Under duress. So says a senior South African Revenue Services (Sars) official who signed off on some of the operations of a tobacco task team that is said to have targeted fellow employees instead of focusing on the illicit tobacco trade.
According to his testimony before the Nugent commission on Friday, Hlengani Mathebula — the chief officer for strategy and communications — said initially he had a pleasant relationship with suspended commissioner Tom Moyane.
However, this soured when he refused to allow Moyane to influence suspensions and appointments, and pushed back on authorising requests to acquire intelligence equipment.
Mathebula, who joined Sars in January 2016, was asked to act as the head of enforcement in March 2016 until June 2017.
“My refusal to carry out instructions that I deemed to be against policy and my conscience was seen by the commissioner as being non-committal.
As a result, I found myself having to constantly explain my commitment to serve the institution,” said Mathebula.
Evidence leader Advocate Carol Steinberg asked Mathebula why he had signed off on a request to set up intelligence gathering operations by the tobacco task team, which was headed by Yegen Mundie and Gobi Makhanya.
Mundie had made a request to Mathebula to authorise the acquisition of two pool vehicles, to ensure the identities of those involved in the task team are kept secret and to identify a safe-house from which the unit could work. According to Mundie, the set up of the unit was urgent because they had supposedly identified Sars officials who were colluding with British American Tobacco to hamper the trade of local cigarette producers.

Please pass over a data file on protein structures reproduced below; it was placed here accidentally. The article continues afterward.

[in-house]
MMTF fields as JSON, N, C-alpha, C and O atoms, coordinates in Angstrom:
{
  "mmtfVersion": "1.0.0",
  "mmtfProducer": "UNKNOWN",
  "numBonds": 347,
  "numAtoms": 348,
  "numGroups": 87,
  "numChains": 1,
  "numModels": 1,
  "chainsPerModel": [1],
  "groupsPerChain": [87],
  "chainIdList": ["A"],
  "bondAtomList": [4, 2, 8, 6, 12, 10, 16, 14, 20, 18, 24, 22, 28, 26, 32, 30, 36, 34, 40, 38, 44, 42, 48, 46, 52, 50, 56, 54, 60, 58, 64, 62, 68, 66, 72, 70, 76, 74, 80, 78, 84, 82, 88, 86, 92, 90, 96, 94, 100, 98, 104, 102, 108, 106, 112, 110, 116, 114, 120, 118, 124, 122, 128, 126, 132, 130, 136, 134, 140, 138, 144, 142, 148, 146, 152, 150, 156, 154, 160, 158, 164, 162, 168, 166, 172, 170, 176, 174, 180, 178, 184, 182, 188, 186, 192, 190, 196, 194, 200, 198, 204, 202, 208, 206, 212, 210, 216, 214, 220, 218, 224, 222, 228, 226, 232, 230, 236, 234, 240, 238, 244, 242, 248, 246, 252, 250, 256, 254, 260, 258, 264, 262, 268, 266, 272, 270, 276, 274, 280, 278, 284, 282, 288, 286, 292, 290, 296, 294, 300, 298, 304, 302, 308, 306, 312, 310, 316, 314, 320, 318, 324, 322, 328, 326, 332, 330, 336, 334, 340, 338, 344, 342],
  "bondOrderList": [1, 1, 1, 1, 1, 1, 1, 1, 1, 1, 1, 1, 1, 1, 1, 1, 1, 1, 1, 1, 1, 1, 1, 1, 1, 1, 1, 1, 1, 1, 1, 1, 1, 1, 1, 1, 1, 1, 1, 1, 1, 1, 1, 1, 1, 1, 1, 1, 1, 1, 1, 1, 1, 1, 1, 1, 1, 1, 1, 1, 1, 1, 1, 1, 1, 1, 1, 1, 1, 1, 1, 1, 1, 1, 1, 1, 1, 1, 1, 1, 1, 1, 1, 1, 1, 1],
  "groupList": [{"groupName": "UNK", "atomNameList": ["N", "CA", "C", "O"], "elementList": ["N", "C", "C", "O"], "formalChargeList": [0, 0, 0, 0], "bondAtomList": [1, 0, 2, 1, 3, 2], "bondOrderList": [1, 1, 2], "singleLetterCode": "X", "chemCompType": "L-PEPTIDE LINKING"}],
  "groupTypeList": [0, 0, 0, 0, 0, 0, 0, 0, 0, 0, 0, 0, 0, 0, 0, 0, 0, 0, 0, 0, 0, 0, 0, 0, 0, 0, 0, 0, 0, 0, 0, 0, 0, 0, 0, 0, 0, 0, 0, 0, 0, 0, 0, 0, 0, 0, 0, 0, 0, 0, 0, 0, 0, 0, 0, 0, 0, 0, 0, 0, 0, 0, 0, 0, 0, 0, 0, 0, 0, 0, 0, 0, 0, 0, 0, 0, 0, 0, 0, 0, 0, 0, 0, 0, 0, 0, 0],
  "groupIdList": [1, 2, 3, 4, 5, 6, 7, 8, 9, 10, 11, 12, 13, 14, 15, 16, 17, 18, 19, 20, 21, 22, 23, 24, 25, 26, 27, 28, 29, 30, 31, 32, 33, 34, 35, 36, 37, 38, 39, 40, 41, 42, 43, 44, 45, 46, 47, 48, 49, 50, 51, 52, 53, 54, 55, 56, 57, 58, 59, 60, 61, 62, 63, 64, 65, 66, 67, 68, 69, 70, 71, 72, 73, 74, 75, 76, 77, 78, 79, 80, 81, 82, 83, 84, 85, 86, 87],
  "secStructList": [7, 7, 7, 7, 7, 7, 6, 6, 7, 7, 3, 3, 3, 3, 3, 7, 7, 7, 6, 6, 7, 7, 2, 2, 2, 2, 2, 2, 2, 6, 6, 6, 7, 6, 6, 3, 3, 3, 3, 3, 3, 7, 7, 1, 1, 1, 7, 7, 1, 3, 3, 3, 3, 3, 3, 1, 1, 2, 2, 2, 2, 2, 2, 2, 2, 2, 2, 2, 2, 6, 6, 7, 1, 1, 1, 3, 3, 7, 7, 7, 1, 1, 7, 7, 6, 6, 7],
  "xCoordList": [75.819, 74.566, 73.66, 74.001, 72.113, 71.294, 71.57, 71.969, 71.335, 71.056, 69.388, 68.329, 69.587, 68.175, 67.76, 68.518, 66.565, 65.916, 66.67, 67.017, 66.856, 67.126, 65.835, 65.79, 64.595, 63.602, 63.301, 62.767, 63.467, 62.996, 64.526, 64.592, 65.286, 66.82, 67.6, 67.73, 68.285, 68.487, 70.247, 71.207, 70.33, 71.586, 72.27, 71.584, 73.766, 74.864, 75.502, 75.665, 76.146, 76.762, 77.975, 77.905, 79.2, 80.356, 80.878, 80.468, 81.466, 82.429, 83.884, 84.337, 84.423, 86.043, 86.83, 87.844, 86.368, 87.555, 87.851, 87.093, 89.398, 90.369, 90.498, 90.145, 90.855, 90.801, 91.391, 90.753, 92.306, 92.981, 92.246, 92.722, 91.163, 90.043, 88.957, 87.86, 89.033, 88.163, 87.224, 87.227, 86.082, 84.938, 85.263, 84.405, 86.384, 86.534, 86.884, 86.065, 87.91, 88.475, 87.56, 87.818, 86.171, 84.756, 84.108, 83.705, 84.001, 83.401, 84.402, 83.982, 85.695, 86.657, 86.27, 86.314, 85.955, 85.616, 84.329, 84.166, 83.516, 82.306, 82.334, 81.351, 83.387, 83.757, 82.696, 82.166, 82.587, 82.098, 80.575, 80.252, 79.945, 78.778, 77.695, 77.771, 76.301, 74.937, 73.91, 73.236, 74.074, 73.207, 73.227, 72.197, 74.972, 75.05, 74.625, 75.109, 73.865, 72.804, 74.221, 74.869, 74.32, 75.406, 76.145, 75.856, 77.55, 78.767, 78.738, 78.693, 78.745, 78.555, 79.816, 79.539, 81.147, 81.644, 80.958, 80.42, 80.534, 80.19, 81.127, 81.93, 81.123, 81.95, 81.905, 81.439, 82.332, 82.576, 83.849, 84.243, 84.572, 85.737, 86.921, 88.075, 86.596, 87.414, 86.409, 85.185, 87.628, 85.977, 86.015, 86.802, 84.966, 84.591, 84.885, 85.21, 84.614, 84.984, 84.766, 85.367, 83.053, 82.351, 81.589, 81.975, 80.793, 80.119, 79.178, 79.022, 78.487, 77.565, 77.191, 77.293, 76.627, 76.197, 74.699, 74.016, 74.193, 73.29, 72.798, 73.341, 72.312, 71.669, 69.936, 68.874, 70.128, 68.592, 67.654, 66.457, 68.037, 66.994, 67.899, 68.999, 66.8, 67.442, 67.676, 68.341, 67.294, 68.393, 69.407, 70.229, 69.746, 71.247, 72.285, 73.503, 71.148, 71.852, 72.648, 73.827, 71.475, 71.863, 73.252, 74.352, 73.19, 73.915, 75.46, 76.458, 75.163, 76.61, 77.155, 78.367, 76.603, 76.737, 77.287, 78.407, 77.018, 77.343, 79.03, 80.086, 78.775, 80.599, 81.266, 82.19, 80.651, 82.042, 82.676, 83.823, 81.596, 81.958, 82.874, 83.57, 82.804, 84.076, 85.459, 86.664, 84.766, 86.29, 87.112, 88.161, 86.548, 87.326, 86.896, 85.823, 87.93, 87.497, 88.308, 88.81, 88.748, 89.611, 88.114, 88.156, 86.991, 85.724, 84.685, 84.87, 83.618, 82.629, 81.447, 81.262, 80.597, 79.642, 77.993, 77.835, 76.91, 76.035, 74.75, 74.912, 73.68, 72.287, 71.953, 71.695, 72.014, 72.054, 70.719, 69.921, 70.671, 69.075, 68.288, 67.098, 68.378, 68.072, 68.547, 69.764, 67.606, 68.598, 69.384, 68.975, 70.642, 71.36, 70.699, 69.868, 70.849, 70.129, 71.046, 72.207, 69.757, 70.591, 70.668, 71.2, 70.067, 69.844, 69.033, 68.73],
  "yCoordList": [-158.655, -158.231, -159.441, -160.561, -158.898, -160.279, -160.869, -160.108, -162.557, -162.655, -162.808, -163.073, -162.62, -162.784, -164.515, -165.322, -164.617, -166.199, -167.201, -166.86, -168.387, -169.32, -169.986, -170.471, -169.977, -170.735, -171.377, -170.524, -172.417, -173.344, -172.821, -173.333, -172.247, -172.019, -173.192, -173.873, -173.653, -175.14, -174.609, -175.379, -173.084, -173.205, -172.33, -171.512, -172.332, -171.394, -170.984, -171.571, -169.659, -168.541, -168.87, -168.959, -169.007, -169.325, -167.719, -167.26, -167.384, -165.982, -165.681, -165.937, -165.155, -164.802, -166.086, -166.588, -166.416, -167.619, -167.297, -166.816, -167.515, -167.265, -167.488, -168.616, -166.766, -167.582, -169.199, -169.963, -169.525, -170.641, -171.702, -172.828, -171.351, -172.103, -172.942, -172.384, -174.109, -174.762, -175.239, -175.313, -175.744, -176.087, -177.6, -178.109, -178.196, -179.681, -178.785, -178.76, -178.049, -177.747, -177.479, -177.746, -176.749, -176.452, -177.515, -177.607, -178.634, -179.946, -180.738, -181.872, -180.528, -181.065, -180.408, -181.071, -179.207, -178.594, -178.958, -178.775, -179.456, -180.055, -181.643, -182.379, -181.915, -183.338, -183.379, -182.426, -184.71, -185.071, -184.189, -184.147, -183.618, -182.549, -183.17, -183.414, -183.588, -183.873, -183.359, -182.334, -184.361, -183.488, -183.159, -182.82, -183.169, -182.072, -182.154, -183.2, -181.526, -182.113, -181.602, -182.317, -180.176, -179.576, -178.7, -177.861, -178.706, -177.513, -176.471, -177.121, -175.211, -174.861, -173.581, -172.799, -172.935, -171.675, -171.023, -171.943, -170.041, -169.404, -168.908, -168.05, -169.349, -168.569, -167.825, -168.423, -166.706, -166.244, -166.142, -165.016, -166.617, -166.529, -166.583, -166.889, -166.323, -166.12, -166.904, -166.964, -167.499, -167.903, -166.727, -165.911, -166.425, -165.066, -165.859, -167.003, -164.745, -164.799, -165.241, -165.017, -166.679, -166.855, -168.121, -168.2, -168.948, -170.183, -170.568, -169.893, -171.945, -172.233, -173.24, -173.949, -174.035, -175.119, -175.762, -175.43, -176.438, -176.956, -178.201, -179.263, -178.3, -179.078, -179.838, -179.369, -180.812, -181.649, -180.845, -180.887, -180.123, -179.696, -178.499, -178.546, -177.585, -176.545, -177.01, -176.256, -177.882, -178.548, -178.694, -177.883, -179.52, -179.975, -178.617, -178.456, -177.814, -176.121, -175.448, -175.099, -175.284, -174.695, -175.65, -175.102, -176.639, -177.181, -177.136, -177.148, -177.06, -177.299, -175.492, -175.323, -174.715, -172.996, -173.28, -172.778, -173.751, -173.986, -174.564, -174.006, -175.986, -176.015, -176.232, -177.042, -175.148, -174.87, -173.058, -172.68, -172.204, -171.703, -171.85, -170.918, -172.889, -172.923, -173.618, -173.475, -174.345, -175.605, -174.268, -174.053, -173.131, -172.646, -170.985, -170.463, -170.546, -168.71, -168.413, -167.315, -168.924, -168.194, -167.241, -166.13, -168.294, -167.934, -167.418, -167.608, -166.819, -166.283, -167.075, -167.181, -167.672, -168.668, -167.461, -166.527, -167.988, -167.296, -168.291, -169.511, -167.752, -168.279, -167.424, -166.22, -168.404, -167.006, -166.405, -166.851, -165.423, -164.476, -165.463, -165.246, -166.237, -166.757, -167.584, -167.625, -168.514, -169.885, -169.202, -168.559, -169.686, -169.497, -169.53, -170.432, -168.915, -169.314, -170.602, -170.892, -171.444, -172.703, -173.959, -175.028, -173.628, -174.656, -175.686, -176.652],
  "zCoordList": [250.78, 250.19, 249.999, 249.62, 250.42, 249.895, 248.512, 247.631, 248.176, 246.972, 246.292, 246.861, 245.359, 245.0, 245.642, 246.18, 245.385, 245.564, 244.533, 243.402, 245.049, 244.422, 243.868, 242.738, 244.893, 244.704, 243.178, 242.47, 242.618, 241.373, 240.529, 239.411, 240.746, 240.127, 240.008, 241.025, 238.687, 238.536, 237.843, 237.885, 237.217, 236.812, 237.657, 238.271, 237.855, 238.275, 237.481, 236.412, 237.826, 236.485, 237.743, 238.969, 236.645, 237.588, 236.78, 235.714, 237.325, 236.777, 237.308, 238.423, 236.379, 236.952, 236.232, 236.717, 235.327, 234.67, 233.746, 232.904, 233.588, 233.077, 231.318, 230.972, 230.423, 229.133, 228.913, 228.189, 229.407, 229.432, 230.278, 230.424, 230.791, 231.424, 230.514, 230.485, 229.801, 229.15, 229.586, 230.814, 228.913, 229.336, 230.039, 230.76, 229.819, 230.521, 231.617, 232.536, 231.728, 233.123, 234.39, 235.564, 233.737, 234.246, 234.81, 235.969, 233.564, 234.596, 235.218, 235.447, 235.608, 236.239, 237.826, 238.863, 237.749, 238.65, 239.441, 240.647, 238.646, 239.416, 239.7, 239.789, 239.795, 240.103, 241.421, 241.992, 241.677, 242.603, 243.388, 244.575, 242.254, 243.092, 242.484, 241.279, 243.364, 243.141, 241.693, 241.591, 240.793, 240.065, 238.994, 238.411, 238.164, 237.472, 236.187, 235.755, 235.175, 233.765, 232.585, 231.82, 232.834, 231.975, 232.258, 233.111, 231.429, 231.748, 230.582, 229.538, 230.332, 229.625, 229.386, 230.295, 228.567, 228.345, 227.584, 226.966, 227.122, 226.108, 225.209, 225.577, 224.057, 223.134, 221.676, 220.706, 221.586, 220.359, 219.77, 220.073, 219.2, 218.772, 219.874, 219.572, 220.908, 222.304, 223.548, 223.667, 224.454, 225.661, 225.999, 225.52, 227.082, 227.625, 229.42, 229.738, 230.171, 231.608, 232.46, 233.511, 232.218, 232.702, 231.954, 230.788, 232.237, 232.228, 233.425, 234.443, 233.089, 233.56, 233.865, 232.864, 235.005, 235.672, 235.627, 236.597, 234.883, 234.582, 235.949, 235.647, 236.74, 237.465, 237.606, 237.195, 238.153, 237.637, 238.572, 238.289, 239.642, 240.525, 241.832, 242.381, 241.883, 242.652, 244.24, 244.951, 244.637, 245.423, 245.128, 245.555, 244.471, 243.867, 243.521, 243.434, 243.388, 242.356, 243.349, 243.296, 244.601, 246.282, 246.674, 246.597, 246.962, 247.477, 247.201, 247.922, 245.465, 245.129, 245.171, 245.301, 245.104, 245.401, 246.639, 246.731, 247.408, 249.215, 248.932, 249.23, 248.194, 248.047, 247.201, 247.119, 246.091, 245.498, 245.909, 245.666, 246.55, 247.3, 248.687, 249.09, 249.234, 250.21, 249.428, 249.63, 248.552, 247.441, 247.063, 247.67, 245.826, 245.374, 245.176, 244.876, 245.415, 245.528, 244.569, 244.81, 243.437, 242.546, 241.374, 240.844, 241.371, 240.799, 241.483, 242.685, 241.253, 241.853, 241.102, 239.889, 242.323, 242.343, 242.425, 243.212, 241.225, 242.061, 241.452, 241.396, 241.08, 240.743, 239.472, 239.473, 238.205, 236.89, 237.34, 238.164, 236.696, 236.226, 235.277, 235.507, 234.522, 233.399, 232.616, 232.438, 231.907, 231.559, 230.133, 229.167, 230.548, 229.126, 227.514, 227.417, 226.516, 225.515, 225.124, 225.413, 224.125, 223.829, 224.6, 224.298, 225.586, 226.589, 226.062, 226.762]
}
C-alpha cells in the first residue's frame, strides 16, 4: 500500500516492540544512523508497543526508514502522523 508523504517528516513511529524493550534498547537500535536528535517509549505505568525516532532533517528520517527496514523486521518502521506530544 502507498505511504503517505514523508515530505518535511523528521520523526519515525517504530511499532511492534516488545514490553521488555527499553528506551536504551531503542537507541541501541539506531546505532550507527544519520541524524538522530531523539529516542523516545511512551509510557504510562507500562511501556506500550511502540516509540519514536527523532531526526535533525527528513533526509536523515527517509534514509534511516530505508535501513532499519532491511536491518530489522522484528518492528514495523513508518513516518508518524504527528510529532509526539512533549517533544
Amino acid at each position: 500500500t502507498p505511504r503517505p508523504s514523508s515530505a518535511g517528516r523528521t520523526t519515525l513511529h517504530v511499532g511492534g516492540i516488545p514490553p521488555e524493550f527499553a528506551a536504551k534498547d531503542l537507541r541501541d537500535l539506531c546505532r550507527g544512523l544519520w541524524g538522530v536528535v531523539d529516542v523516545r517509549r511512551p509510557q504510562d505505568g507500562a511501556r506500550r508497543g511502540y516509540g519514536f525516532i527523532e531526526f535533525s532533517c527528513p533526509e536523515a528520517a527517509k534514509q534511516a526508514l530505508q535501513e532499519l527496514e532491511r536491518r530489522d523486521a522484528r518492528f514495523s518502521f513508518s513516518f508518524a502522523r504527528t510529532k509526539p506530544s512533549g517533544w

“The so-called “rogue unit” was said to be rogue because of secrecy, intelligence activities et cetera. This suggests to me… this is setting up the kind of intelligence unit that Sars had said before was unlawful” said Steinberg, asking how Mathebula had authorised this, given that a year prior they had made the decision that this kind of activity was unlawful.
The rogue unit, formerly known as the high-risk investigations unit, was a covert unit in Sars that conducted discreet investigations into taxpayers. It was declared unlawful in a report by advocate Muzi Sikhakhane, and an advisory board led by Judge Frank Kroon and a final report by audit firm KPMG. The conclusions made in these reports were used as a means to target senior Sars officials.
However, earlier in the day, Judge Kroon told the commission his conclusions on the status of the unit were “incorrect”.
Mathebula said he had asked the commissioner to sign the request instead because in the end, the task team reported to the commissioner. However, Mathebula said Moyane pleaded with him to sign it off, after alluding to the fact that Mathebula’s family would be in danger if he did not.
Mathebula said he and Moyane had been in his car when Moyane told him that he had been with “these people” and they knew where he [Mathebula] came from, where his family lived and children went to school.
“That sent a chill down my spine because it appeared as a very ominous threat and that may explain the oversight I had on the safe house. Subsequent to that conversation I then signed the memo,” said Mathebula, adding that he was under duress.
But he continued to stress that he was not aware that one of the requests was for a safe-house, saying it was an oversight on his part.
According to members of the internal fraud investigation unit who testified on Wednesday, the task team did not, in fact, investigate issues of illicit trade. Instead they targeted members of the fraud unit, who were investigating malfeasance in the illicit tobacco trade.
Mathebula distanced himself from these activities saying he had only been in charge of the unit for a short while and because of his reluctance to follow on instructions the task team was taken away from him.
Mathebula also mentioned how Moyane had called him into his office where he presented him with a list of names of people he wanted Mathebula to dismiss or suspend, because they had been linked to the so-called “rogue unit”.
He says he was not comfortable with the request and when he asked Moyane where he got the list, Moyane said it had come from chief officer Jonas Makwakwa.
The commission continues on October 15 and is due to submit its first report to President Cyril Ramaphosa at the end of this month.